Mark Cuban is ‘very bullish’ on the upcoming Ethereum ‘merge.’ Here’s why he says the upgrade is so important for the cryptocurrency

Investors await as the world’s most-used blockchain nears a massive upgrade that will change its infrastructure and make it more green. One of them is billionaire and noted crypto supporter Mark Cuban.


In what’s called the “merge,” Ethereum plans to shift from a proof-of-work model to proof of stake. Though the timeline isn’t confirmed yet, developers predict that the merge will happen this summer.


After the merge, Ethereum’s crypto mining would become obsolete, which would substantially reduce Ethereum’s environmental impact. 


The supply of new Ether would also likely decline, because fewer coins are expected to be issued. Additionally, blockchain security against potential attack is supposed to improve. And institutional investment in the Ethereum network is expected to increase.


Ethereum currently relies on what’s known as proof of work, under which miners must complete complex puzzles to validate transactions. This process requires a huge amount of computer power and is often criticized due to its environmental impact.


With the planned upgrade to proof of stake, users would be able to validate transactions according to how many coins they contribute, or stake. In return for staking more coins, users have a higher likelihood of being chosen to validate transactions on the network and earn a reward.


Currently, Ethereum has both proof-of-work and proof-of-stake chains running in parallel. While both have validators, only the proof-of-work chain currently processes users’ transactions. Once the merge is complete, Ethereum's blockchain will shift fully to the proof-of-stake chain, called the Beacon Chain, making mining obsolete.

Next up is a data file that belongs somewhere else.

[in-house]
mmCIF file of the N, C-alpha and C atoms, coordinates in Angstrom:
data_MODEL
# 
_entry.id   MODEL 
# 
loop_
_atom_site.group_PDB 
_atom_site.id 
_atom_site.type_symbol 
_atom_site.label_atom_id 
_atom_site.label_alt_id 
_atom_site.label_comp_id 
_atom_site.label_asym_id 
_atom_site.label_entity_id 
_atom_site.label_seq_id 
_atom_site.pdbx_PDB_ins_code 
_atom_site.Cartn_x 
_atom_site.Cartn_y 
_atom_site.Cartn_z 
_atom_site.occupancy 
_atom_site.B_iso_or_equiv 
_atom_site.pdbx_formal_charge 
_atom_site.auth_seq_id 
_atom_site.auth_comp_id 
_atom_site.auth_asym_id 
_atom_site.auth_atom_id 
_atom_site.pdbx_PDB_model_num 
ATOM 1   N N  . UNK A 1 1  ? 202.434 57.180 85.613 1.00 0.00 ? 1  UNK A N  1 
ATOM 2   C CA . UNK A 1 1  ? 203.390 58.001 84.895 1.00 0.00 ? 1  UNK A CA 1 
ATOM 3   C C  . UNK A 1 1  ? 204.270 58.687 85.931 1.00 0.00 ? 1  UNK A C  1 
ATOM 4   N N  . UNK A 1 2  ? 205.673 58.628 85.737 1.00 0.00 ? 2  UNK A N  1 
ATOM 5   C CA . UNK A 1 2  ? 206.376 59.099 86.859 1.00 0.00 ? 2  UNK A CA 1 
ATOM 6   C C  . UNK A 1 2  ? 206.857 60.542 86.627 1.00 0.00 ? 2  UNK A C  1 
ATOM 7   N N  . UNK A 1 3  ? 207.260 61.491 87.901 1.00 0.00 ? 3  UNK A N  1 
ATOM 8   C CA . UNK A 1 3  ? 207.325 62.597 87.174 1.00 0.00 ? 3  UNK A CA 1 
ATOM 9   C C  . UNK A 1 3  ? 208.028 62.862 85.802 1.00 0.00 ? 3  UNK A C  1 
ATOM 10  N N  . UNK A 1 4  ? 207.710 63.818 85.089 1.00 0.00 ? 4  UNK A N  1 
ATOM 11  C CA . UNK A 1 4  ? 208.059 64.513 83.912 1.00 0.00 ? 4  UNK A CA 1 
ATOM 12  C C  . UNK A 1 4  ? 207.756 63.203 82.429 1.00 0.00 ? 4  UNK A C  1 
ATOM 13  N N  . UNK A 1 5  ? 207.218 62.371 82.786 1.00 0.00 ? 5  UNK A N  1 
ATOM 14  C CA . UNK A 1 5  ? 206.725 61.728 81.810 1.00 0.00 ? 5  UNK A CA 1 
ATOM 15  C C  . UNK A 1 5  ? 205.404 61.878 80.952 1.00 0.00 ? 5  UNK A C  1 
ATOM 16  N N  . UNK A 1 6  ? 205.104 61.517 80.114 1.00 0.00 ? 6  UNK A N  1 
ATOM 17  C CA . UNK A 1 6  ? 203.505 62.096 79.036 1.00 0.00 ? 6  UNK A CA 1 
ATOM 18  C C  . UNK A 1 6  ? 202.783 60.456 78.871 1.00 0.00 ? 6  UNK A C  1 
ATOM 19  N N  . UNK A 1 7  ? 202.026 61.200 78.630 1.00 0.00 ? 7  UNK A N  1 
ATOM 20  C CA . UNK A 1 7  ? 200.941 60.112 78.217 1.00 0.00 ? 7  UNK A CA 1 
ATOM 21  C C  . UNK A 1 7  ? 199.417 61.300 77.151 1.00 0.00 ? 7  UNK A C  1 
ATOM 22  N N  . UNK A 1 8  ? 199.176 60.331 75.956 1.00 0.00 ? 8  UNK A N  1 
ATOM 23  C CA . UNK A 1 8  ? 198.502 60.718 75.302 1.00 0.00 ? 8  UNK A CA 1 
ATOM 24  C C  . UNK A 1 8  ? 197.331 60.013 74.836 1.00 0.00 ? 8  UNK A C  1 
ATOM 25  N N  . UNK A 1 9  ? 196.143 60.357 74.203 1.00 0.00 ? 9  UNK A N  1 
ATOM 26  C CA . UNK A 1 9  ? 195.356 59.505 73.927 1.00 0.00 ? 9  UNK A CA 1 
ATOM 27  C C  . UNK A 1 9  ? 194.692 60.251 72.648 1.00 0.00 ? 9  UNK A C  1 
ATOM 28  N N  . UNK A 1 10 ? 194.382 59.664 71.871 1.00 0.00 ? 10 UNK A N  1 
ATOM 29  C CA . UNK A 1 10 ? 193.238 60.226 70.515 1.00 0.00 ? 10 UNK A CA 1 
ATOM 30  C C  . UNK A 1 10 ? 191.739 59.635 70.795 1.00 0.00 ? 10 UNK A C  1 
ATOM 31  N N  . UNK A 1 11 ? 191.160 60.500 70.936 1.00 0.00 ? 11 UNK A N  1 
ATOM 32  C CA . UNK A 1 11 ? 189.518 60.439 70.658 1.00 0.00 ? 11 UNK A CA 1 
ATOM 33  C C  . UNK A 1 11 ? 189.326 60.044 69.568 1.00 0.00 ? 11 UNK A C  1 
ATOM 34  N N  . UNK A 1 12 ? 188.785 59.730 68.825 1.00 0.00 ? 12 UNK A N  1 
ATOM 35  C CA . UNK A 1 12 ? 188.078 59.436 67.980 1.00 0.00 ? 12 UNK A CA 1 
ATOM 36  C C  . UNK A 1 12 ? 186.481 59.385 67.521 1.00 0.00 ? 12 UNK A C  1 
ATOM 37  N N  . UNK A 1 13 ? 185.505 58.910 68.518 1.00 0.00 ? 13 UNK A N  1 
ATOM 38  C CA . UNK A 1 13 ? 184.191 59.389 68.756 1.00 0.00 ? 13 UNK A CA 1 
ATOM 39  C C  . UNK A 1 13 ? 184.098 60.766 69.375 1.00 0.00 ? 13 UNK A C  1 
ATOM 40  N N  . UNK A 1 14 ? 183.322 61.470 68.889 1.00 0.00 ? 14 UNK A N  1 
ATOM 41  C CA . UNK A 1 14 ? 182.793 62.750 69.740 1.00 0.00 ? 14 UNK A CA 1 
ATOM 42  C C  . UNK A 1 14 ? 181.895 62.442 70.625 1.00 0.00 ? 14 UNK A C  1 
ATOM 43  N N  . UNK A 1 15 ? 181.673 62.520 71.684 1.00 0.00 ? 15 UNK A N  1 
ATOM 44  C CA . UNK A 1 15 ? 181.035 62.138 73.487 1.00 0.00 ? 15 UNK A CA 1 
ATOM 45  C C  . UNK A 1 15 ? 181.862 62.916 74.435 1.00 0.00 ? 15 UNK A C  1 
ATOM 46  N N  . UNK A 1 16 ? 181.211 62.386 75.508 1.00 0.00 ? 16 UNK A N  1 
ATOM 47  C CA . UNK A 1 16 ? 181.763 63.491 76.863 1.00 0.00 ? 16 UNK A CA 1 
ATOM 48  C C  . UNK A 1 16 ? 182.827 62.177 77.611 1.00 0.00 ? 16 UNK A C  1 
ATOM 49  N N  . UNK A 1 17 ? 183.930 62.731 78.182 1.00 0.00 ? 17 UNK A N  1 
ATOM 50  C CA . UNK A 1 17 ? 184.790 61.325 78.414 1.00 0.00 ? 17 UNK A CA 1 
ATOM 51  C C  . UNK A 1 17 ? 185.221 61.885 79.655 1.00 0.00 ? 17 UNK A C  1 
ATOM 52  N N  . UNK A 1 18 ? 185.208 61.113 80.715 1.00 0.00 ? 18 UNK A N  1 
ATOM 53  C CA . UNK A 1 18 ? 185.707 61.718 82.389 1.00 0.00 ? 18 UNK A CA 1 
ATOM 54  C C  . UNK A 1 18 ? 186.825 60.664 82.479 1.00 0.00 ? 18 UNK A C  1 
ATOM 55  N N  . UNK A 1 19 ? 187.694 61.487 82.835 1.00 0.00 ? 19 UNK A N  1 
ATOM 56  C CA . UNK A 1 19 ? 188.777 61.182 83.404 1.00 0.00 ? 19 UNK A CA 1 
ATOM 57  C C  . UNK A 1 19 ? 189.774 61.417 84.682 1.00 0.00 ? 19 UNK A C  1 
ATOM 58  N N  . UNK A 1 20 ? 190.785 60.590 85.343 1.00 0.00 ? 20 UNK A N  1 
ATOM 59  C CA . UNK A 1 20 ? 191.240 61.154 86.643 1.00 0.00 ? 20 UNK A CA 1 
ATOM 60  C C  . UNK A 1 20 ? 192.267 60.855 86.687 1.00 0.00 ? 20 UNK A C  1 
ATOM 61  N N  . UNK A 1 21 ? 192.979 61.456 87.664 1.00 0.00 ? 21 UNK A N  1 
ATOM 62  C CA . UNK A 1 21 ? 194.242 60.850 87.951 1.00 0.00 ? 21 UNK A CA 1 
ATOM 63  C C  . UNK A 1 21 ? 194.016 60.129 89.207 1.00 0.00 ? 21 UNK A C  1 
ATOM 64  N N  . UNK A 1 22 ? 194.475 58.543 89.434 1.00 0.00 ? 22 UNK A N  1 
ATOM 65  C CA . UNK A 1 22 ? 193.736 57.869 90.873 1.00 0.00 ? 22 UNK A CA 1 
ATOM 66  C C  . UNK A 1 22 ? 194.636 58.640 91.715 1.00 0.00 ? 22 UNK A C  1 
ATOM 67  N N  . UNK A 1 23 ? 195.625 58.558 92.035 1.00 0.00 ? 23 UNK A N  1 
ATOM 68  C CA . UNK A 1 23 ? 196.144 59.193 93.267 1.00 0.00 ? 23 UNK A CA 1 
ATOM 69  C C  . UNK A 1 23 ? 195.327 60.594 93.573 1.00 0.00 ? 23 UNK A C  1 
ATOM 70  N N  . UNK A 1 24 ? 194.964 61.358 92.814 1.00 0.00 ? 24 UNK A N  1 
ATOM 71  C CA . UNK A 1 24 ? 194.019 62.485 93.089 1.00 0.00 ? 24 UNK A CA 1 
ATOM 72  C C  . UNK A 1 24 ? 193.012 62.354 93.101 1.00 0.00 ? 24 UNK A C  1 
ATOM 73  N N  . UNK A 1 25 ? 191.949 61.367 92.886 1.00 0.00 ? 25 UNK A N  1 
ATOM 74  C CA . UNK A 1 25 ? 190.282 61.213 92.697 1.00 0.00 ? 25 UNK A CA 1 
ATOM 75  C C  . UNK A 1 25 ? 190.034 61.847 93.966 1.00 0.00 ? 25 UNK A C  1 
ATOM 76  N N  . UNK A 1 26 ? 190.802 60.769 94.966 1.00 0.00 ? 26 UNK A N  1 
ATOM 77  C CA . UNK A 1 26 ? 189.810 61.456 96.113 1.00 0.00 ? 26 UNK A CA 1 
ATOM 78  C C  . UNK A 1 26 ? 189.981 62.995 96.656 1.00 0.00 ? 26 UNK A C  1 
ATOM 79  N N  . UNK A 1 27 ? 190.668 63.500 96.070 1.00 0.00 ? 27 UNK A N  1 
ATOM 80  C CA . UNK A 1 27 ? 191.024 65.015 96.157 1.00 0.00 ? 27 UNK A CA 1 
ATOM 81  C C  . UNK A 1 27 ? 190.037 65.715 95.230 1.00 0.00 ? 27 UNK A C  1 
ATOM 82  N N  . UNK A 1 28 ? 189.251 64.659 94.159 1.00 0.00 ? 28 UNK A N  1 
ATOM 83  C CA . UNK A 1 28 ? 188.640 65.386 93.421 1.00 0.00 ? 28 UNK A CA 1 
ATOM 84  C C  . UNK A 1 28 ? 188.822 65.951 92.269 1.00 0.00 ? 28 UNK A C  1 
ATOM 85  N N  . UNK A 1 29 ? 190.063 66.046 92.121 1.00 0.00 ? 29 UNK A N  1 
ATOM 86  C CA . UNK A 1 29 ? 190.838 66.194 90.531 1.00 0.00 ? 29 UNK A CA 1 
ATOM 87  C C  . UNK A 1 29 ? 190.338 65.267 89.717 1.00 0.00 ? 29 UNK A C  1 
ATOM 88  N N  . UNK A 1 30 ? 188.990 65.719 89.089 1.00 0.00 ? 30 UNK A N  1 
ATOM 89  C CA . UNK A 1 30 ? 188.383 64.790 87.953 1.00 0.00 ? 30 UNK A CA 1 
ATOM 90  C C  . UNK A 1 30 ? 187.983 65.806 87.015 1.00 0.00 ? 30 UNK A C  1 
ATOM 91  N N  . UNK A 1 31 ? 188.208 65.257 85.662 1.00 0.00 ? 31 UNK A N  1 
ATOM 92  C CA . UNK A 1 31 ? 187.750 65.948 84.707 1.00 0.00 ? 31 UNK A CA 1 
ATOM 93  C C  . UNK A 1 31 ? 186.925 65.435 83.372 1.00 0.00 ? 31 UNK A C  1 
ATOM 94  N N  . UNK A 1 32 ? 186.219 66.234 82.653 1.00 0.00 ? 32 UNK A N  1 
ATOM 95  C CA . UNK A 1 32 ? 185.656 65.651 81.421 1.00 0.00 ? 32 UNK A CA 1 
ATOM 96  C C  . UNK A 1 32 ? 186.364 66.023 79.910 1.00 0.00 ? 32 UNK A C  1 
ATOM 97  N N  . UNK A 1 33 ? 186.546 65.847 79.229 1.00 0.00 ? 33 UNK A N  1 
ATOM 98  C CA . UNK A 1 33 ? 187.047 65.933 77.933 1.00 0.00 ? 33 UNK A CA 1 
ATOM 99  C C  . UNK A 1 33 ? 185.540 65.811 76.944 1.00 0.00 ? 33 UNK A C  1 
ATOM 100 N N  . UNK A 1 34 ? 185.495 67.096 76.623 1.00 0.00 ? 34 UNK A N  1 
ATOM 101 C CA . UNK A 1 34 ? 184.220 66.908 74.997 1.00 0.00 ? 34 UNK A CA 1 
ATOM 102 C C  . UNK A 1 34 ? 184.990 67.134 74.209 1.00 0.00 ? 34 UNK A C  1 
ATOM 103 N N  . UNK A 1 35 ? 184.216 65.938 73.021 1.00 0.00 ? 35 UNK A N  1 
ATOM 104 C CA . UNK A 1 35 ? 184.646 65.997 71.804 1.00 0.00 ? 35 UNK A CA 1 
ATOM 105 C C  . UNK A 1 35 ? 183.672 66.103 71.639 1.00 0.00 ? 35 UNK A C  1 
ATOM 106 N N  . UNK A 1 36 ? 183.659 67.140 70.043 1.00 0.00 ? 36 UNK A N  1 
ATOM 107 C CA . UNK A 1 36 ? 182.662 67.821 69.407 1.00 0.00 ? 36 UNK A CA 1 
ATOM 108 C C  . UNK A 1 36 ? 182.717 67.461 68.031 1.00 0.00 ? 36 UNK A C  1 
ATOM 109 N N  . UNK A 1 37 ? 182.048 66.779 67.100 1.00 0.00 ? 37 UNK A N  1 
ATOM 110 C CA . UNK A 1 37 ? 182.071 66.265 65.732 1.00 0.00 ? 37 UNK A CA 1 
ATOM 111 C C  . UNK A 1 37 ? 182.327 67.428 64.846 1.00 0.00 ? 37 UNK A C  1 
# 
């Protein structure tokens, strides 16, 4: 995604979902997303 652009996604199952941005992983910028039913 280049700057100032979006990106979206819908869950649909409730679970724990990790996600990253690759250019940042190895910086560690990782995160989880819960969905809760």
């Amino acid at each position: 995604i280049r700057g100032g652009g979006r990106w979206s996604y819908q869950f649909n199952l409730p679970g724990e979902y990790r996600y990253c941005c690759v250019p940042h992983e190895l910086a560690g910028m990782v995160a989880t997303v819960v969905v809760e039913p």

Ethereum currently relies on what’s known as proof of work, under which miners must complete complex puzzles to validate transactions. This process requires a huge amount of computer power and is often criticized due to its environmental impact.


With the planned upgrade to proof of stake, users would be able to validate transactions according to how many coins they contribute, or stake. In return for staking more coins, users have a higher likelihood of being chosen to validate transactions on the network and earn a reward.


Currently, Ethereum has both proof-of-work and proof-of-stake chains running in parallel. While both have validators, only the proof-of-work chain currently processes users’ transactions. Once the merge is complete, Ethereum's blockchain will shift fully to the proof-of-stake chain, called the Beacon Chain, making mining obsolete.


By this, he’s referring to how the supply of Ether is also expected to decline post-merge, because fewer coins are expected to be issued.


"Following the merge, the amount of ETH issued is projected to drop by 90%, which would lead similar levels of fees to reduce Ether’s supply by as much as 5% a year," blockchain analytics firm IntoTheBlock wrote in its newsletter.


If demand increases as the supply declines, the price of Ether may rise. But it’s impossible to predict the future price of any asset.


Nonetheless, some think Ether may become a deflationary asset, or one with declining supply that can be used as a store of value, after the merge. Bitcoin is already considered such a safe haven.


Cuban confirmed to Fortune that he doesn’t have any money invested in the Beacon Chain, although he does own Ether, along with Ethereum-based non-fungible tokens (NFTs). He has also invested in many companies building on, looking to scale, or interact with Ethereum.















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